Wednesday, May 8, 2013

Food As Medicine Part 4: The Stomach

If you're like me, you're thinking about your stomach pretty much all the time.  Yep, I loves me some nomz.  Unfortunately, over 25% of the world's population suffers from some sort of chronic stomach disorder.  If your stomach isn't working properly, your body can't get the nutrition it needs, and other sicknesses will arise.  In addition, the stomach contents are highly acidic-- any leakage can lead to serious injuries to any organ system stomach acid touches.  So it's best to keep your tummy happy. 


The stomach is a large, hollow, muscular organ resting between the esophagus and the small intestine.  It is, of course, very important in the digestive process, and the digestion of protein begins here.  The stomach has three main jobs:  to store food, to mix food with stomach acids, and to move that mixture on down to the small intestine. 

How the stomach empties itself is dependent on the kind of food eaten and how much muscle action occurs in the stomach and small intestine.  Fats stay the longest in the stomach; protein stays for a shorter amount of time, and various carbohydrates are stored for the shortest amount of time, with simple carbohydrates like glucose and sugars spending the least amount of time in the stomach.   Gastric emptying time seems to differ between males and females

In Chinese medicine, improper functioning of the stomach will impair the spleen's TCM function of creating qi and blood, which will lead to weakness in other organs.  The stomach is also in charge of "separating the pure from the impure," so that the "pure" essence of food can be used to power the body, while the "impure" essence will be sent to the next organ to be processed or eliminated.  In Chinese medicine, the stomach moves things downward, so when stomach qi moves upward (i.e. vomiting, belching, acid regurgitation, hiccups, etc), the stomach is considered to be "rebelling."  In sickness, the stomach will often overheat.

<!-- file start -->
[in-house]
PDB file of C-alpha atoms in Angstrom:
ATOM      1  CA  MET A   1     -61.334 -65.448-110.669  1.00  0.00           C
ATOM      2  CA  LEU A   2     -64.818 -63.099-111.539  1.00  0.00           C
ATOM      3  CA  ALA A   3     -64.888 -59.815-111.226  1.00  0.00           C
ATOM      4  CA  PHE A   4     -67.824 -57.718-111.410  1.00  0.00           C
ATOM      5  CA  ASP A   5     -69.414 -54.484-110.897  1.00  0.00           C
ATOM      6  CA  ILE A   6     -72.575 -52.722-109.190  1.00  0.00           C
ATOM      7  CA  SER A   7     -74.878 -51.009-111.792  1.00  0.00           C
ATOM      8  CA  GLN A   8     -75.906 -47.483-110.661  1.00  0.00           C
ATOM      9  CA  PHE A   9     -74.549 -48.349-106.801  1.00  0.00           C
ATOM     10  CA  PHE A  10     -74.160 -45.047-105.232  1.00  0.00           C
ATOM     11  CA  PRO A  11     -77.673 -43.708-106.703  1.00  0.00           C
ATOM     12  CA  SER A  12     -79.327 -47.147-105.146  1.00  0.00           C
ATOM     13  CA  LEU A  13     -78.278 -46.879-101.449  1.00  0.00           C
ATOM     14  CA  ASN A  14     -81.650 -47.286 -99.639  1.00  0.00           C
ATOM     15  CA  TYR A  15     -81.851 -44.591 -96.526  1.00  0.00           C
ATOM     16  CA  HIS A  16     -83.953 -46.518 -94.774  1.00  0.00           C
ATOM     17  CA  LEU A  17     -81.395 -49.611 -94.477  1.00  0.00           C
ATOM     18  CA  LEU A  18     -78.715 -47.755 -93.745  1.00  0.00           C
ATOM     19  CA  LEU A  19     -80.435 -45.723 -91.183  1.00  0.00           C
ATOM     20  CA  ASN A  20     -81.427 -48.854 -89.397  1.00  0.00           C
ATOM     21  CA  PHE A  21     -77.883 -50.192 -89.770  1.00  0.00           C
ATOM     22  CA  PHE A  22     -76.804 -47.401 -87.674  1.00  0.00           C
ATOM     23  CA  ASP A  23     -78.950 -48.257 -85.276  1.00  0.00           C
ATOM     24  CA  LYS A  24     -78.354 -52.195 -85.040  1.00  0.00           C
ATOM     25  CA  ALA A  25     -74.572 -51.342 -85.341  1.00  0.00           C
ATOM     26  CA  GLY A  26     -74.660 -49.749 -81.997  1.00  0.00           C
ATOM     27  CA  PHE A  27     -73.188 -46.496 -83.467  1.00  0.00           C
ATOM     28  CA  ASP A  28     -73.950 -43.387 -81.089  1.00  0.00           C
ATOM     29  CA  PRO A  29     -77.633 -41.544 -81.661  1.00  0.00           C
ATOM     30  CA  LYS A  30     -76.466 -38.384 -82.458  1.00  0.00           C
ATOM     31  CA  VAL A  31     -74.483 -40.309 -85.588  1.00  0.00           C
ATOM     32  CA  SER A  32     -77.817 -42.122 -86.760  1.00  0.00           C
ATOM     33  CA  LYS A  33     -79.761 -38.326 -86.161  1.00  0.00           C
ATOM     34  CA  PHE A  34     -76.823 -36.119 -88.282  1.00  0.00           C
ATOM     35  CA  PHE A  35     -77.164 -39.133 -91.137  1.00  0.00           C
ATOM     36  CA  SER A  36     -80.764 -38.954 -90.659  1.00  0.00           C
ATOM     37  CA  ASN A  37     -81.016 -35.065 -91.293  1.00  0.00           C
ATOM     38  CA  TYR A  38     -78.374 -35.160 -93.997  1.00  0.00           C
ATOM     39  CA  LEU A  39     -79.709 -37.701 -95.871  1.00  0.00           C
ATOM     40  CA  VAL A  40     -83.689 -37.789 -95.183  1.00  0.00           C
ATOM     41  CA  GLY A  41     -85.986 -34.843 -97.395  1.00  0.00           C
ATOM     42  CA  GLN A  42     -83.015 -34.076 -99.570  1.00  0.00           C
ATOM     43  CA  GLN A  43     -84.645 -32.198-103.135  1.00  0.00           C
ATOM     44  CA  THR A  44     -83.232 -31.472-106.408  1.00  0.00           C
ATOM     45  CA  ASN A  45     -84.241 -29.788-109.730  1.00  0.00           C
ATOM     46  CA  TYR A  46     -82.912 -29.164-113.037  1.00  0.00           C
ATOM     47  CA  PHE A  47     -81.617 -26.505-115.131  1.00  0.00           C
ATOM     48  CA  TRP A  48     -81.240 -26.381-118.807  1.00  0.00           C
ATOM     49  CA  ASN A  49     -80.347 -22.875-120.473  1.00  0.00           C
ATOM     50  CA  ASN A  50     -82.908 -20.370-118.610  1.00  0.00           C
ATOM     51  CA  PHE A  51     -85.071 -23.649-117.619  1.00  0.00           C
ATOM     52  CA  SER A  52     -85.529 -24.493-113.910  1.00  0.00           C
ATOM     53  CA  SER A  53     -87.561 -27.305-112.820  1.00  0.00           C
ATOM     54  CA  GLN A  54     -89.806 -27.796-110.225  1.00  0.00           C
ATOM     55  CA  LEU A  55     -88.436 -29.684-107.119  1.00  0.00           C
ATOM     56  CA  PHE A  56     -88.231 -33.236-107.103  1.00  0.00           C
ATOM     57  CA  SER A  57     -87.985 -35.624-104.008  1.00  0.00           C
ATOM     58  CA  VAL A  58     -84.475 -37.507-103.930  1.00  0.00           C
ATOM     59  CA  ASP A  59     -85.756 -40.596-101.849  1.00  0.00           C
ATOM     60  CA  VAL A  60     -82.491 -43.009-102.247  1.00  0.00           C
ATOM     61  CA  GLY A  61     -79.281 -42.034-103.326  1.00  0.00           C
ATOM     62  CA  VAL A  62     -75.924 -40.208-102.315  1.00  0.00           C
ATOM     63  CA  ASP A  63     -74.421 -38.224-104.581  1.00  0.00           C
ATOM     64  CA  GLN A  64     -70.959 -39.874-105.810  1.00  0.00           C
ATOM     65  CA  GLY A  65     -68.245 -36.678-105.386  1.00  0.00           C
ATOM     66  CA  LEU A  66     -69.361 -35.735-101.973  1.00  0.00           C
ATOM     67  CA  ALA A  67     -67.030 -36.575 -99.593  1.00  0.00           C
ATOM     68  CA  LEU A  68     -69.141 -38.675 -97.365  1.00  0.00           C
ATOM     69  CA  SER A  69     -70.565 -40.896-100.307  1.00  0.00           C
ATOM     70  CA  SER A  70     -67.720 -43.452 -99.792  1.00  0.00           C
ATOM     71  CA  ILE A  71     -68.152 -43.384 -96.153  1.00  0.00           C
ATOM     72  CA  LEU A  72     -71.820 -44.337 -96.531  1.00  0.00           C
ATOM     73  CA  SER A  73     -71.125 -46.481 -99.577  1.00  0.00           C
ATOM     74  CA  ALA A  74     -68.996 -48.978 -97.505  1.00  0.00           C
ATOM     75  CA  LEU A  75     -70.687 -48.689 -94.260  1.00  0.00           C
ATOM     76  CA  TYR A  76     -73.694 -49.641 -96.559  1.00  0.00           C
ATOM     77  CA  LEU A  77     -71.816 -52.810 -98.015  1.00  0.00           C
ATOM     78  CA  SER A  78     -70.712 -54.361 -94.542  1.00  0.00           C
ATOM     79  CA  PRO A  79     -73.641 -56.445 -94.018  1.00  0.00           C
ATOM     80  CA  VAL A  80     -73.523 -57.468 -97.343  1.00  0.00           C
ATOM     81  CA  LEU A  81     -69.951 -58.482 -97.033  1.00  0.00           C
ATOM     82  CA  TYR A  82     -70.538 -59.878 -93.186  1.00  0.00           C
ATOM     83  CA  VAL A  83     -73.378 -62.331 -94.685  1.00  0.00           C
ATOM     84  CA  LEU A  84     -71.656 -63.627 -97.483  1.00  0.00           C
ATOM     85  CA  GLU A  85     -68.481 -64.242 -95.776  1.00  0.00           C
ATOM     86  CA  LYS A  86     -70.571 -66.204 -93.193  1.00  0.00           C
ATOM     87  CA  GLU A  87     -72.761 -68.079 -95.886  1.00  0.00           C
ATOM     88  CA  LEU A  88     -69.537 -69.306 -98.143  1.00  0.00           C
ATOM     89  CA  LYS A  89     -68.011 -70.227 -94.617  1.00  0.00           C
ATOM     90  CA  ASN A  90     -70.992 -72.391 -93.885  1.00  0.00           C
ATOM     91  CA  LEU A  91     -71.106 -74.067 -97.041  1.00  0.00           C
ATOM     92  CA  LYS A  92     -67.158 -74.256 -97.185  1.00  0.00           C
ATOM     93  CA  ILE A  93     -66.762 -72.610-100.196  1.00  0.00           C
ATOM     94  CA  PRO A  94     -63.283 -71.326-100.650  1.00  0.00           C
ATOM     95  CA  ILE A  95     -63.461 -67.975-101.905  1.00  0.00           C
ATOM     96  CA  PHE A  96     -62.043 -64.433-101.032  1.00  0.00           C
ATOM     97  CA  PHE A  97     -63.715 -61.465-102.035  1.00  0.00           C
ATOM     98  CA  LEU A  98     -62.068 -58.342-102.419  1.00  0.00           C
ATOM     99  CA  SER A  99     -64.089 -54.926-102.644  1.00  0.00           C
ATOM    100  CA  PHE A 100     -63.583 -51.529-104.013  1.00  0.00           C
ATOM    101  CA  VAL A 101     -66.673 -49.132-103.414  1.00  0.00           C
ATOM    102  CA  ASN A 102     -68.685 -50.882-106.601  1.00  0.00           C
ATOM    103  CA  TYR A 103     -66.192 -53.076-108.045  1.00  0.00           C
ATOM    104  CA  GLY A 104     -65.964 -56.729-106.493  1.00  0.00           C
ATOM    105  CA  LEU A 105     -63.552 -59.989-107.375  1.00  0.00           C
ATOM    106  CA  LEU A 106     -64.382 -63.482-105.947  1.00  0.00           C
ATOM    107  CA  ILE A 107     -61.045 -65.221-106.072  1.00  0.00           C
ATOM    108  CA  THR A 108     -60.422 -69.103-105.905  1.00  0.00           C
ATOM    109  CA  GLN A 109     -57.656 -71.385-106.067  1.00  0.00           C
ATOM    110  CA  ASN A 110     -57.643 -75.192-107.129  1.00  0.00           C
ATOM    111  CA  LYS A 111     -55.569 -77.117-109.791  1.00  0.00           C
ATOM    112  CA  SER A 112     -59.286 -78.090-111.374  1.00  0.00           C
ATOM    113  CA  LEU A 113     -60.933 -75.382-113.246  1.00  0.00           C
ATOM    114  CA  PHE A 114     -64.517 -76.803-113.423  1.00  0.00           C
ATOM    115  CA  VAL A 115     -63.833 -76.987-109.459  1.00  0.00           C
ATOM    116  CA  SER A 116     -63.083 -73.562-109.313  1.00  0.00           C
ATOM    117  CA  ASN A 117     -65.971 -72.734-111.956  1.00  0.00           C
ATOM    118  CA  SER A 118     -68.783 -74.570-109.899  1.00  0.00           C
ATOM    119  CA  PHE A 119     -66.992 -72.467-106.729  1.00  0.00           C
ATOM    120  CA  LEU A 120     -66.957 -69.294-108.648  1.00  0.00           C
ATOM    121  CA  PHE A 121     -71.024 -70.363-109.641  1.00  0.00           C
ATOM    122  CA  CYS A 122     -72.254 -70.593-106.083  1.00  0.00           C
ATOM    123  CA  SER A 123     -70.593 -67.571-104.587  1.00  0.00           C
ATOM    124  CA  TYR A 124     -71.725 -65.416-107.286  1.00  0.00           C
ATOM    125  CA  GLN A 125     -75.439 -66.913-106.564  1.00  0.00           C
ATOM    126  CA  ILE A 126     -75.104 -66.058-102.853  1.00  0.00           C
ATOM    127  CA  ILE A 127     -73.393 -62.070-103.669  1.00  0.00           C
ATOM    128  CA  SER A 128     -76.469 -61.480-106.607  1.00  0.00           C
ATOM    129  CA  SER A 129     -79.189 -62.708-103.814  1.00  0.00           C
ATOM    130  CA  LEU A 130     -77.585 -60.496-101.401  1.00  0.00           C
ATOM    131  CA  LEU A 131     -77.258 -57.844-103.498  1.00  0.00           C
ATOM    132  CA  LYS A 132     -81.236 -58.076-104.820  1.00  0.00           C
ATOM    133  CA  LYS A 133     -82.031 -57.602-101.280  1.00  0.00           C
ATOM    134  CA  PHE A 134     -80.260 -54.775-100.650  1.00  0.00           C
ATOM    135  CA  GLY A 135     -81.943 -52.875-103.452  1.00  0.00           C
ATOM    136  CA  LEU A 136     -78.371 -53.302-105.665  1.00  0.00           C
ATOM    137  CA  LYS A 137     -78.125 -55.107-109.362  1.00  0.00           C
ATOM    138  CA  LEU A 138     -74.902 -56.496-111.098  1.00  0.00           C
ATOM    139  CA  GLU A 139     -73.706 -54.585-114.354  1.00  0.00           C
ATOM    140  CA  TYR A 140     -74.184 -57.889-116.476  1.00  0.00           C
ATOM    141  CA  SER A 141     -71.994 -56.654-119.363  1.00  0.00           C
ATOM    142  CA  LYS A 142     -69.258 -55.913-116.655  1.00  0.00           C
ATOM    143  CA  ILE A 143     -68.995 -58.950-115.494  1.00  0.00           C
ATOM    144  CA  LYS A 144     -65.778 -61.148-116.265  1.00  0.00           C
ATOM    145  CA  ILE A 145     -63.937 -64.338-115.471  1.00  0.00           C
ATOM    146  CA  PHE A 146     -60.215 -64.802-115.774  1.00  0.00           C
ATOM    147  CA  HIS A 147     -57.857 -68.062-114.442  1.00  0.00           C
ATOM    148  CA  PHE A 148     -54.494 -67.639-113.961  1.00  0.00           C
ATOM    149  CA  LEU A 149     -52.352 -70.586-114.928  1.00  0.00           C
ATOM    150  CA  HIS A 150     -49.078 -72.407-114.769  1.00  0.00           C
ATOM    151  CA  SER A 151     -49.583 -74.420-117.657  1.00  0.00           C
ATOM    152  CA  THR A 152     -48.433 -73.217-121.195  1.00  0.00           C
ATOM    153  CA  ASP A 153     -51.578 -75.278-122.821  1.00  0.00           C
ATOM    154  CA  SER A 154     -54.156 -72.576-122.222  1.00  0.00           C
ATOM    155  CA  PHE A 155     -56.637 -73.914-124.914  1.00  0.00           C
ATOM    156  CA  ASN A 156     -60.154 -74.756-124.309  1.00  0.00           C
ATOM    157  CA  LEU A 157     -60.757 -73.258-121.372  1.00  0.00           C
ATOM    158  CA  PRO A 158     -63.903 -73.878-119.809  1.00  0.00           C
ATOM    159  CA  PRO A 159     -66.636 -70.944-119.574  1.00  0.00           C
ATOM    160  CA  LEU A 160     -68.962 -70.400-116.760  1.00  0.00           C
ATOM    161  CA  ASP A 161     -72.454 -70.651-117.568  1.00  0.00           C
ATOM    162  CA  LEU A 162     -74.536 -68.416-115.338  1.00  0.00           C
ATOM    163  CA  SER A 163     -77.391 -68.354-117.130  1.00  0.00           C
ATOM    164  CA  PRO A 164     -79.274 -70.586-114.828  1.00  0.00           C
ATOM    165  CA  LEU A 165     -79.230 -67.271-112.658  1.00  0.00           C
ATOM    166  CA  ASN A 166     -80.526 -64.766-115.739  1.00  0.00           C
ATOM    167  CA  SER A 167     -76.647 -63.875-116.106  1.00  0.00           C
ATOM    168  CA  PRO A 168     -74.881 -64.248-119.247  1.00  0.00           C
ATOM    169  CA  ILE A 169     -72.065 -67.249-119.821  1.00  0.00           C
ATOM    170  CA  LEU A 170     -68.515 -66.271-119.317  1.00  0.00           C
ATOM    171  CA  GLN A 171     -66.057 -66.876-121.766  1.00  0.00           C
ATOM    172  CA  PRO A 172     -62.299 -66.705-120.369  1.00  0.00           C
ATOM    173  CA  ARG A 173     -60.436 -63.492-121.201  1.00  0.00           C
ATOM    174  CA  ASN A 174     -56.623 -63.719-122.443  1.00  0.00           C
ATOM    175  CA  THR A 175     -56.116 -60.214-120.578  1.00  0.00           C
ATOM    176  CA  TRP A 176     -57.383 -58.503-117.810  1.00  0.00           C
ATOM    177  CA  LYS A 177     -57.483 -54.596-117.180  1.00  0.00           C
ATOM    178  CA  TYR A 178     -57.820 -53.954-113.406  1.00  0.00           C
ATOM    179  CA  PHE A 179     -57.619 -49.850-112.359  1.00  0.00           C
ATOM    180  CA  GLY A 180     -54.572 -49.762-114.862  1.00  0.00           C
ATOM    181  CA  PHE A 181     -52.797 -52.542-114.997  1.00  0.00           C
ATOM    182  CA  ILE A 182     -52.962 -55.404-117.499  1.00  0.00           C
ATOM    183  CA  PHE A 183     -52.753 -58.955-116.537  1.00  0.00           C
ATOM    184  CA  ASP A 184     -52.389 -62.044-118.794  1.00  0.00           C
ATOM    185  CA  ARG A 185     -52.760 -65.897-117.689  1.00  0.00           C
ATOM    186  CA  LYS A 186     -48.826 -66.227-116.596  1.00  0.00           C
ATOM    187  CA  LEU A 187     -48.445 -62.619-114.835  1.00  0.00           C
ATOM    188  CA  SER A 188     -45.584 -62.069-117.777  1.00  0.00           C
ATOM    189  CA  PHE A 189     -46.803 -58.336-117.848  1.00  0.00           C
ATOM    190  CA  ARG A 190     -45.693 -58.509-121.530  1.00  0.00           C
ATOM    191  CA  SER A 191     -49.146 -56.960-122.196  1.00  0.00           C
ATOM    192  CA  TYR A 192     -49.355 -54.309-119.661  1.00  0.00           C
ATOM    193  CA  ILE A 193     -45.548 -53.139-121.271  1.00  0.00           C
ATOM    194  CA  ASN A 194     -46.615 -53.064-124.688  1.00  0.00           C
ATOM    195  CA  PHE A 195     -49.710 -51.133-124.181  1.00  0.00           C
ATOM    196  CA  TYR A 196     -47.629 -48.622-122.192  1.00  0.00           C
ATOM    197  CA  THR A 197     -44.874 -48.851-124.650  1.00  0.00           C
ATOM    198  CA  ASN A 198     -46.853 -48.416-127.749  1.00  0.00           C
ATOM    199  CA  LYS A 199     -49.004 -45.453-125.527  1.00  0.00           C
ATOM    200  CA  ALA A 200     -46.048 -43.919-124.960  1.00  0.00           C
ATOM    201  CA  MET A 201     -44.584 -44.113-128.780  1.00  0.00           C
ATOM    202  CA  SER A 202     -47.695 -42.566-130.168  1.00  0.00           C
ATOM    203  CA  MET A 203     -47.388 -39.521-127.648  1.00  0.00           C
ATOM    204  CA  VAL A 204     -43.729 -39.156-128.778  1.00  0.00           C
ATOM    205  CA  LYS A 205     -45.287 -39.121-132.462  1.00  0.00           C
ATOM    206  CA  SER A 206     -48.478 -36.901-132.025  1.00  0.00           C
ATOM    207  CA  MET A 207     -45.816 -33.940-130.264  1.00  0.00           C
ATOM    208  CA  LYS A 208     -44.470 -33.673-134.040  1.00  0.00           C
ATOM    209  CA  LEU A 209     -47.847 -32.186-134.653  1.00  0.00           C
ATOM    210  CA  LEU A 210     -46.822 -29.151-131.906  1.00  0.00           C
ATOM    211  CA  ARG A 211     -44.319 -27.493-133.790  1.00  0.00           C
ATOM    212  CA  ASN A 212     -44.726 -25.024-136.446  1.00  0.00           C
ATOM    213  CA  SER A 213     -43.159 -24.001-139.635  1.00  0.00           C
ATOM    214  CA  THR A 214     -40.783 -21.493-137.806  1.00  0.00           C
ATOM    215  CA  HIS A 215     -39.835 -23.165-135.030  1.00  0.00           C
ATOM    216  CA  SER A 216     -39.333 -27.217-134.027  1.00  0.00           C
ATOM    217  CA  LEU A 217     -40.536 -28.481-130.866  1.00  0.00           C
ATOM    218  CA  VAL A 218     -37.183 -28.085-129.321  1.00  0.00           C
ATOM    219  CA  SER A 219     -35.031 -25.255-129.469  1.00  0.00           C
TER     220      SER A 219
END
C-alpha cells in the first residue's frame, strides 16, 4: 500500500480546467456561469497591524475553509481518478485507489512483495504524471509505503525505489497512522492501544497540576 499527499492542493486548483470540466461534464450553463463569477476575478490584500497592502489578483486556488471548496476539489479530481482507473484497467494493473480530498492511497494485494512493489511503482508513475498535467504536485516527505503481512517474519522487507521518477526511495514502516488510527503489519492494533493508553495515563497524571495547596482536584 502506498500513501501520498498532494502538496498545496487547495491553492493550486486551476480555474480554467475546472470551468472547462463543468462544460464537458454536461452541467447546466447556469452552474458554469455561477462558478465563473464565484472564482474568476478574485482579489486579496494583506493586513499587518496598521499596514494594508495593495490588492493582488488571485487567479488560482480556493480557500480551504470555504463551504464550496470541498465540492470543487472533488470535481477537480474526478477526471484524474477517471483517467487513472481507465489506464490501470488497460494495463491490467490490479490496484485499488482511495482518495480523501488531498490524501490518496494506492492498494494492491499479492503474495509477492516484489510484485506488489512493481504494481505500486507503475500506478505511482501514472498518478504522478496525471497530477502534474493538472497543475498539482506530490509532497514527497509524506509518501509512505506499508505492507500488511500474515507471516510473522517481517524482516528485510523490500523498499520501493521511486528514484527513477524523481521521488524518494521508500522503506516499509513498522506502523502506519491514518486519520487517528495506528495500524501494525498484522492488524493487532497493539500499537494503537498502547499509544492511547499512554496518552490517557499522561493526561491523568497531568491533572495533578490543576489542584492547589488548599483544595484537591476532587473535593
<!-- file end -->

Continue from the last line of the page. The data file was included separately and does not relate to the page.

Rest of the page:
A lot of disorders of the stomach are caused directly by poor food choices and by stress.  Stress can cause nausea, vomiting, cramping, ulcers, Crohn's disease, poor digestion, and even cancer.  We live in a very stressful society, and all that stress is, literally, a killer.  I found several resources that cover good ways to manage stress (like this one).  If you have a lot of stress, you need to learn to deal with it in a healthy manner, so don't take this lightly.  Take advantage of your days off and your vacation time.  Make time for your hobbies and your family.  If you have trouble sleeping at night, get a sleep study done to get to the bottom of the issue-- sleep is extremely important for your health

There are many plant-based supplements you can take that can help lower cortisol levels (and therefore helping to mitigate some of the damage stress does to the body).  Some of these are:

-Holy Basil:  Holy Basil has been shown to have anti-inflammatory, anti-depressive, and cortisol-lowering properties. (I actually drink holy basil tea; it definitely helped me cope after my mother's death).
-Rhodiola: Rhodiola has been shown to reduce fatigue, improve attention, and reduce cortisol levels in stressed subjects, and has been shown effective as an anti-depressant
-Siberian Ginseng may help reduce inflammatory markers and cortisol levels
-Ginger and Turmeric  help reduce inflammation and reduce stress markers
-Saffron has been shown to be an effective anti-depressant and anti-anxiolytic.